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Homework Help: A metric space having a countable dense subset has a countable base.

  1. Oct 10, 2007 #1
    1. The problem statement, all variables and given/known data

    Every separable metric space has countable base, where base is collection of sets {Vi} such that for any x that belongs to an open set G (as subset of X), there is a Vi such that x belongs to Vi.

    2. Relevant equations

    Hint from the book of Rudin: Center the point in a countable dense subset of the metric space and have a union of all "rational" radius.

    3. The attempt at a solution

    I need to understand this problem a bit more, so would appreciate any hints. I am mainly unclear as to why one needs to choose rational radius. Is it because rational numbere are countable? So we can have finitely many Vi.

    My understanding so far is that if x belongs to G , then we need to prove that G is a union of Vi , where i belongs to N.

    Now, based on the hint, we can find a point "p" in the dense subset A Intersection X, and have neighborhoods of all rational radii. Let any such neighborhood be Vi. Any neighborhood is an open set and the union of such open sets is open. Let this set be G , then any element that belongs to G , belongs to Union of Vi. But Vi is a collection of rational radii neighborhood and rational numbers are countable. Hence, the collection Vi is countable. In other words, {Vi} is the base.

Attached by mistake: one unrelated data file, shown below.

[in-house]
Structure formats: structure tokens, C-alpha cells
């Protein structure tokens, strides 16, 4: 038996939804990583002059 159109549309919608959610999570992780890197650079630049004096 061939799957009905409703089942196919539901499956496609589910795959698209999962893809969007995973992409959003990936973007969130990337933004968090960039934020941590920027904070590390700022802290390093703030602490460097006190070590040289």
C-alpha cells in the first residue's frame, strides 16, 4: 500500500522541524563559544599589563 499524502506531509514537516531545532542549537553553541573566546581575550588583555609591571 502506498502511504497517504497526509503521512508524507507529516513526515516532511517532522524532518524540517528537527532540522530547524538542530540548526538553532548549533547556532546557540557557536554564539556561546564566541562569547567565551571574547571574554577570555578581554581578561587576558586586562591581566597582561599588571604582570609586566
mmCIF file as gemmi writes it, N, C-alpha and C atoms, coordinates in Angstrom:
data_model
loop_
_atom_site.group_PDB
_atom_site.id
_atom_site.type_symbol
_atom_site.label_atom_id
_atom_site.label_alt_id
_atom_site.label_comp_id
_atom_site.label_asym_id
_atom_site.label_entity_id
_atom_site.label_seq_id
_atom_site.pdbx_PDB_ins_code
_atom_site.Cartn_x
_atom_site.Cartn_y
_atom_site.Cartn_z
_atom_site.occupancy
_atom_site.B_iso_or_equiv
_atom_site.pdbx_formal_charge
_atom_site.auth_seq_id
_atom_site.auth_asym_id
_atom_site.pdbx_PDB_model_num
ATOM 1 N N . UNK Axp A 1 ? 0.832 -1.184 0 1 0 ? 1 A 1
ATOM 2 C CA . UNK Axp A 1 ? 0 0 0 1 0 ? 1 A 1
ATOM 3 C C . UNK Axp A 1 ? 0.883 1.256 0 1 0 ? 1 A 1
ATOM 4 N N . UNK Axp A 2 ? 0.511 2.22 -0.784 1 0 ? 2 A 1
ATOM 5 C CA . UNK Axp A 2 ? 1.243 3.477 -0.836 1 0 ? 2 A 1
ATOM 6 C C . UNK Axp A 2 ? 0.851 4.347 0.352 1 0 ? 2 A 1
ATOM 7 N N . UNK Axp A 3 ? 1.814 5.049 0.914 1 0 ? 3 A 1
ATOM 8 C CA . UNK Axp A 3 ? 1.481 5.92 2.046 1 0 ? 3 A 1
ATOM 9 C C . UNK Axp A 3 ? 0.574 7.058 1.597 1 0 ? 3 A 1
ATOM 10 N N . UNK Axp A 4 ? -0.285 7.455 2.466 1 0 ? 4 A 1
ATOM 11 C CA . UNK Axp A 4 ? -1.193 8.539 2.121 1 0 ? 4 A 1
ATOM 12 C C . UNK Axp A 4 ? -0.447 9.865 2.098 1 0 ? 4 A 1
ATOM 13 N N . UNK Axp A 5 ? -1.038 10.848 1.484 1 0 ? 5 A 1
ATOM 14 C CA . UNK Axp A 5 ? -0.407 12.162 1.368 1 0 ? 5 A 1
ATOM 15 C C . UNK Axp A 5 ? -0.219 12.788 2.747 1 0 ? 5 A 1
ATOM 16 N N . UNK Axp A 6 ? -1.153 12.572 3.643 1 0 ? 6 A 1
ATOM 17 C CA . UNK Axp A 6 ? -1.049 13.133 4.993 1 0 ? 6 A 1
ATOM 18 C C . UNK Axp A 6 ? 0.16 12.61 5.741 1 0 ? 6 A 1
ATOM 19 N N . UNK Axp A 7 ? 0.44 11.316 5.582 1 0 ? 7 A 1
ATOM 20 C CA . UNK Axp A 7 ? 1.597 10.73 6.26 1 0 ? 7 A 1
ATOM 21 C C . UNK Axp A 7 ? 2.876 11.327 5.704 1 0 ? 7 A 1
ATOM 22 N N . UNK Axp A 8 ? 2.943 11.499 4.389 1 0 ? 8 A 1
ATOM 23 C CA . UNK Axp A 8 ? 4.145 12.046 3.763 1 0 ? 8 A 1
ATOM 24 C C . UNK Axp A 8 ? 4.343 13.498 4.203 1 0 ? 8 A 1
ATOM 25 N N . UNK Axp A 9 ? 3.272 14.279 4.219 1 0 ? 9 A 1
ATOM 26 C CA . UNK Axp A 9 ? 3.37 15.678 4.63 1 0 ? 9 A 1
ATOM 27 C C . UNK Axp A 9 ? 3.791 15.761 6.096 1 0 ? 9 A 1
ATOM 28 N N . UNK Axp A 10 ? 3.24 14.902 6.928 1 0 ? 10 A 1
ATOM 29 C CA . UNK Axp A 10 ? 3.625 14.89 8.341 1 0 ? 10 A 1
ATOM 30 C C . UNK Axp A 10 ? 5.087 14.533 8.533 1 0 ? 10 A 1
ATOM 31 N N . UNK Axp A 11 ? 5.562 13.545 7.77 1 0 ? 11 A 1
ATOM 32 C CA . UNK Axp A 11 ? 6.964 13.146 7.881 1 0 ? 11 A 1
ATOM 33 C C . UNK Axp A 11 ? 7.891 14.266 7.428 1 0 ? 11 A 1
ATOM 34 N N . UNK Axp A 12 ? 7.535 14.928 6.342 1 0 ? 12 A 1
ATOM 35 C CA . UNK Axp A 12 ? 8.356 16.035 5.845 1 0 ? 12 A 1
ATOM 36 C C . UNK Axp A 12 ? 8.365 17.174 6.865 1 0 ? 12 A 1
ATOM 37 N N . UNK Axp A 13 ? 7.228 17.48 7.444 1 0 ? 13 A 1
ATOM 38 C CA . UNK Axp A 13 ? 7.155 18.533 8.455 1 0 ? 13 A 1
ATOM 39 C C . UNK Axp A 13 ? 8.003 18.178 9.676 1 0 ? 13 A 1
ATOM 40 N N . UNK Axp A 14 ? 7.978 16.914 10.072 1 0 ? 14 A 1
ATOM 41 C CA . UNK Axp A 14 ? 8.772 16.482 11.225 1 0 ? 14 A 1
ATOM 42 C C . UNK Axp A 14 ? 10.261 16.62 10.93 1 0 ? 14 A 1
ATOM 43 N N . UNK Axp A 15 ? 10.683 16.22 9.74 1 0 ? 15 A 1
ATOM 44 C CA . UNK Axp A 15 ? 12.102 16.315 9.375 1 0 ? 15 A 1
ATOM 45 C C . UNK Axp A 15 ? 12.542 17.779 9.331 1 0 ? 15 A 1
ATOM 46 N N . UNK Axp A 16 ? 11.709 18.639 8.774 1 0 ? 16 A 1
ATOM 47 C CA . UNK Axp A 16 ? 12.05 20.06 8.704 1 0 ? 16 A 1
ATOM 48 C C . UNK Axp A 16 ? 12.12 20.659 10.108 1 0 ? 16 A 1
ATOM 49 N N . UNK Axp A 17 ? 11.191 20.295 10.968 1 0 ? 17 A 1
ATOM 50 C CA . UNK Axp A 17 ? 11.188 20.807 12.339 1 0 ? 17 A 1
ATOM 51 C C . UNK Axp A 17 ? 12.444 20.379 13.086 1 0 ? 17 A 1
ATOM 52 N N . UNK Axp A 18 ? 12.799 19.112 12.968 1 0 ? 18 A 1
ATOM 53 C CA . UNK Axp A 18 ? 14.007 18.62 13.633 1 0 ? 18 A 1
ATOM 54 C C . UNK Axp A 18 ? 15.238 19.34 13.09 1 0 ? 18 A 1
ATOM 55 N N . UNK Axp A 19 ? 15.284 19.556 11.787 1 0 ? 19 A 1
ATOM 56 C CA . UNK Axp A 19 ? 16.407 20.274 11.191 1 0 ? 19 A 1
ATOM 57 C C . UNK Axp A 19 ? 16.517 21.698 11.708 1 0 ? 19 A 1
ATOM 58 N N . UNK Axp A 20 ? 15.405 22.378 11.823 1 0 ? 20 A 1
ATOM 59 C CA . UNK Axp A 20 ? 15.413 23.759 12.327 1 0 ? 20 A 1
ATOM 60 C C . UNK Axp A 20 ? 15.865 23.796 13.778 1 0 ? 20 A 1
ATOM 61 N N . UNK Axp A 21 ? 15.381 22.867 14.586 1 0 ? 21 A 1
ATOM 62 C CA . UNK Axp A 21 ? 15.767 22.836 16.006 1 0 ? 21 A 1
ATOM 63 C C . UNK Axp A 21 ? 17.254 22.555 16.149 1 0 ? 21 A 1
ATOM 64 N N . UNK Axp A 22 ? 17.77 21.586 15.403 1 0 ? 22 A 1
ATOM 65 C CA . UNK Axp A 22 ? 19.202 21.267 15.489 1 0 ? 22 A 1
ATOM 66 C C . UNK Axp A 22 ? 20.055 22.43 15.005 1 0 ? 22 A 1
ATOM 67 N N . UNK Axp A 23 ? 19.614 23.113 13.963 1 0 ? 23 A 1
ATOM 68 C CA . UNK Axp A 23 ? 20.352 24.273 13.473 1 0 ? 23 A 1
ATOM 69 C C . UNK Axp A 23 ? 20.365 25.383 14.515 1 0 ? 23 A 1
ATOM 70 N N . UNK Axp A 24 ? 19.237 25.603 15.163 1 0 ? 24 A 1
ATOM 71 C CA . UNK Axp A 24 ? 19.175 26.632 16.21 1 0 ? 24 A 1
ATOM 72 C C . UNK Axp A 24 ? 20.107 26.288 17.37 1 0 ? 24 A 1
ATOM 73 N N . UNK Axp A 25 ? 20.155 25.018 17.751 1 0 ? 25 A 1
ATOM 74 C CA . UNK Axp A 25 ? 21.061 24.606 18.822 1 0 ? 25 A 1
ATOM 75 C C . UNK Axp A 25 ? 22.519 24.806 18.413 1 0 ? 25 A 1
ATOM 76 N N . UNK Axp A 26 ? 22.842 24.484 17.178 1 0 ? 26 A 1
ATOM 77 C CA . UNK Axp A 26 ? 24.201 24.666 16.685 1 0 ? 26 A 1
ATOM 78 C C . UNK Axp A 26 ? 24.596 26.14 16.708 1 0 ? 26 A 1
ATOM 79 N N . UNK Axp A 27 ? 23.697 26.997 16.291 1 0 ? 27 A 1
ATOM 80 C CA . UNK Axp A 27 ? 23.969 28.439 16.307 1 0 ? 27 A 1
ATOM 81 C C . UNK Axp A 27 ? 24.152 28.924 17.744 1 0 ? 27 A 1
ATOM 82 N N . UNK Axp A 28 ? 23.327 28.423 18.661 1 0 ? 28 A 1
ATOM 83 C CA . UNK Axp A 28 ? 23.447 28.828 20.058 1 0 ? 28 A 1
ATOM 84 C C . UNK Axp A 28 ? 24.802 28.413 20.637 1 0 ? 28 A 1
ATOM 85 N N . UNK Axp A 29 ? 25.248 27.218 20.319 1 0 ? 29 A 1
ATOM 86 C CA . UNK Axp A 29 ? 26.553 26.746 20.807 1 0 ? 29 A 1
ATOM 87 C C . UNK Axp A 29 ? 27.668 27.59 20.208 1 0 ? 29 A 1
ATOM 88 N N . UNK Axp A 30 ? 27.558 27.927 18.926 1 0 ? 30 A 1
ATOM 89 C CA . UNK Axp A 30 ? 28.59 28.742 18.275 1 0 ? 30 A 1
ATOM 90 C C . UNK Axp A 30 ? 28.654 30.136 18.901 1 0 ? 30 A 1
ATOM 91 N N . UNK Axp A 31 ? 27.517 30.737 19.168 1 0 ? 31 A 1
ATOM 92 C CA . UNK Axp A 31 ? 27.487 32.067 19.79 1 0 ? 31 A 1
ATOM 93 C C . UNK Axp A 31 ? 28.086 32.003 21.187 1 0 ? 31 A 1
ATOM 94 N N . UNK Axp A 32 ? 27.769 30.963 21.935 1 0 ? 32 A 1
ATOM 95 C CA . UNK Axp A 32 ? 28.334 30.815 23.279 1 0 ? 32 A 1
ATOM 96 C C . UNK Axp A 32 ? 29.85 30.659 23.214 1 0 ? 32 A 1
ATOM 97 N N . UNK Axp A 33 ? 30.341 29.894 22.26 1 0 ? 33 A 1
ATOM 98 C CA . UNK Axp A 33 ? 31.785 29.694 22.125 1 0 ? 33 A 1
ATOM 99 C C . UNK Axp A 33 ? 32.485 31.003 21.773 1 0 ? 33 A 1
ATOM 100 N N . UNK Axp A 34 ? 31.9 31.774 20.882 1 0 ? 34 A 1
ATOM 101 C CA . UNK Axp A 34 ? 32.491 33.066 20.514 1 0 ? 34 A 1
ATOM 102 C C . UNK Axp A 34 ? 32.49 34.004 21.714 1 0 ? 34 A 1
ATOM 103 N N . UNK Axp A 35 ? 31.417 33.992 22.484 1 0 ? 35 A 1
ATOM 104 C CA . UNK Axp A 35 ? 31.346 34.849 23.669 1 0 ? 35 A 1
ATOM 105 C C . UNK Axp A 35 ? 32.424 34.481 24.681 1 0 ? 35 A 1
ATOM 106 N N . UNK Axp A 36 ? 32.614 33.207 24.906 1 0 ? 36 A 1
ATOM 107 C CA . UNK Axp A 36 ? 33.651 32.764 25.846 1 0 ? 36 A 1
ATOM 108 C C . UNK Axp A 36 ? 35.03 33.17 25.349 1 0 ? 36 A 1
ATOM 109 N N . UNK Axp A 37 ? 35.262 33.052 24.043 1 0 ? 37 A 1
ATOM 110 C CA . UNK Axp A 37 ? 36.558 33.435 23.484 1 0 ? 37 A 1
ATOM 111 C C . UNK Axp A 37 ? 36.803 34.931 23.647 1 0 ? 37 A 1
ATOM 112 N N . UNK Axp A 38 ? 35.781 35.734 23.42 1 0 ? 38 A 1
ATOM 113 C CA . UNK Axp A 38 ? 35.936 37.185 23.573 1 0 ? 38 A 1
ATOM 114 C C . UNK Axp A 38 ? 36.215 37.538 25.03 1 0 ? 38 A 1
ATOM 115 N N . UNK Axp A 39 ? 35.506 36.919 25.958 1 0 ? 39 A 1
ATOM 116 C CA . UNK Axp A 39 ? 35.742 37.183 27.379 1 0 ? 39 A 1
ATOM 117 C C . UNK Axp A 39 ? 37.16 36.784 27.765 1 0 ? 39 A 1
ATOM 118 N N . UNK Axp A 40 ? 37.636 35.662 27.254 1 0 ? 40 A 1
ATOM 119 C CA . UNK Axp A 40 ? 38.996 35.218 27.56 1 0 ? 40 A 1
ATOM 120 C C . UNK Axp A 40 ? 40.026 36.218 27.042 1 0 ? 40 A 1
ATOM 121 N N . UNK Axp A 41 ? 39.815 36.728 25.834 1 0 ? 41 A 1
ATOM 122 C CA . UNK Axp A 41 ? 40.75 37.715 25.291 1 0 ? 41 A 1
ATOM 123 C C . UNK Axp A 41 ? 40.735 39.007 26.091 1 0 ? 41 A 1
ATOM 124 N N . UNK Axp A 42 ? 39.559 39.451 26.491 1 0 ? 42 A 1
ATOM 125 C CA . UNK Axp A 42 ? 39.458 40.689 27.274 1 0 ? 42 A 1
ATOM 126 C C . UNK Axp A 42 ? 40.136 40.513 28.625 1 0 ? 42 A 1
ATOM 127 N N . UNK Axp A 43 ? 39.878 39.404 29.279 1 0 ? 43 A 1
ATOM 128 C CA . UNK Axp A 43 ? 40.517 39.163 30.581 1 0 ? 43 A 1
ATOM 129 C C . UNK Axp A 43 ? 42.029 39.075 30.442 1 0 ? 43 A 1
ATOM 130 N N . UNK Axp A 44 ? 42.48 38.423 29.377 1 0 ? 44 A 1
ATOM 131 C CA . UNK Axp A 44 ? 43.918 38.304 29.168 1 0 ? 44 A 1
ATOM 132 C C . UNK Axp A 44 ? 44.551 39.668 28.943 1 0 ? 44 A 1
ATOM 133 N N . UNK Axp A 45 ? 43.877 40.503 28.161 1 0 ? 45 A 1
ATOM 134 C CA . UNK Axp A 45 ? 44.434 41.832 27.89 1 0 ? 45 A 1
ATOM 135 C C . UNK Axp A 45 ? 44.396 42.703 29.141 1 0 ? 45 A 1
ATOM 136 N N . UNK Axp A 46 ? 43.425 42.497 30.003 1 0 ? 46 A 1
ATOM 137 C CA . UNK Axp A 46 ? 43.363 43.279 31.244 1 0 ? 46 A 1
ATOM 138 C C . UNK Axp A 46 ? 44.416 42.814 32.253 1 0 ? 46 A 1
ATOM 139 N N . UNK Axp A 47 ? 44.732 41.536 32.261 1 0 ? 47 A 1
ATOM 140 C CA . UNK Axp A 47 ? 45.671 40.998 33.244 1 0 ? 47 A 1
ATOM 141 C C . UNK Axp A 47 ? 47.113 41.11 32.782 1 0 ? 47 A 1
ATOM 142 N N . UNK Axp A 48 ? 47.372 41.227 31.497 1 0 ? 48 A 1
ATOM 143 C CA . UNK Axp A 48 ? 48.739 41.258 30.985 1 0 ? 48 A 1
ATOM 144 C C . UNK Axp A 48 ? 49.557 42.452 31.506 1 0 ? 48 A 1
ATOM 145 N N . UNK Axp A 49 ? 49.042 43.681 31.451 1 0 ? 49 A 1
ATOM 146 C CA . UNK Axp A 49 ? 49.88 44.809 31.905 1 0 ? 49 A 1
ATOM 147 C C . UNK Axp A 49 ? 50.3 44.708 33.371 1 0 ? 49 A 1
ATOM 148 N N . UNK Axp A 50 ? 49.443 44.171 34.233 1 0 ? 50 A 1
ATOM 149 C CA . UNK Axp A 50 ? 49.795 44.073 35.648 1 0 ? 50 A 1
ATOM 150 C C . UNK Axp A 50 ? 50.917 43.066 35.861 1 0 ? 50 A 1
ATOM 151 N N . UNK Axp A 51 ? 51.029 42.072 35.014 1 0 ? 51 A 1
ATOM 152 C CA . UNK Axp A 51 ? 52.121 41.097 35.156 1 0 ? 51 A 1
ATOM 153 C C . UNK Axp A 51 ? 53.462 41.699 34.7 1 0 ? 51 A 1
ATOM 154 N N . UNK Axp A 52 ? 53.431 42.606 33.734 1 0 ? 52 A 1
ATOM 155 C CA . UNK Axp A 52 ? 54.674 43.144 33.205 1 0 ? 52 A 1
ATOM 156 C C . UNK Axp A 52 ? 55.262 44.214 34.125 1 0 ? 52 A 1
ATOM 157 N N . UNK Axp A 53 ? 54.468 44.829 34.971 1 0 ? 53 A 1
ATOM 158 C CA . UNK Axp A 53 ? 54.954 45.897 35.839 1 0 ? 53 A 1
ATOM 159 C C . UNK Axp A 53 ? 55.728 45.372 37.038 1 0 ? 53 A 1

Can anyone comment?
  2. jcsd
  3. Oct 10, 2007 #2


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    The rational numbers are chosen precisely because they're countable. You can choose balls of radius 1/n for n in N if that makes you happy (and this is actually cleaner).

    Then you said that we have finitely many V_i. Of course this is completely wrong. I'll let you figure out why.

    Your understanding about G being a union of V_i's is correct. Although i doesn't have to belong to N: any union is OK (although by the nature of the collection of V_i's, any such union is going to be countable).

    Your last paragraph isn't convincing. What you're supposed to do is start with a countable collection of open sets {V_i}. Then show that for any given open set G in X, we can choose a suitable subcollection of {V_i}, say {V*_i} such that G is the union of the V*_i's.
  4. Oct 10, 2007 #3
    I suppose I wanted to say that the collection of Vi is countable and not finitely many. Anyways...
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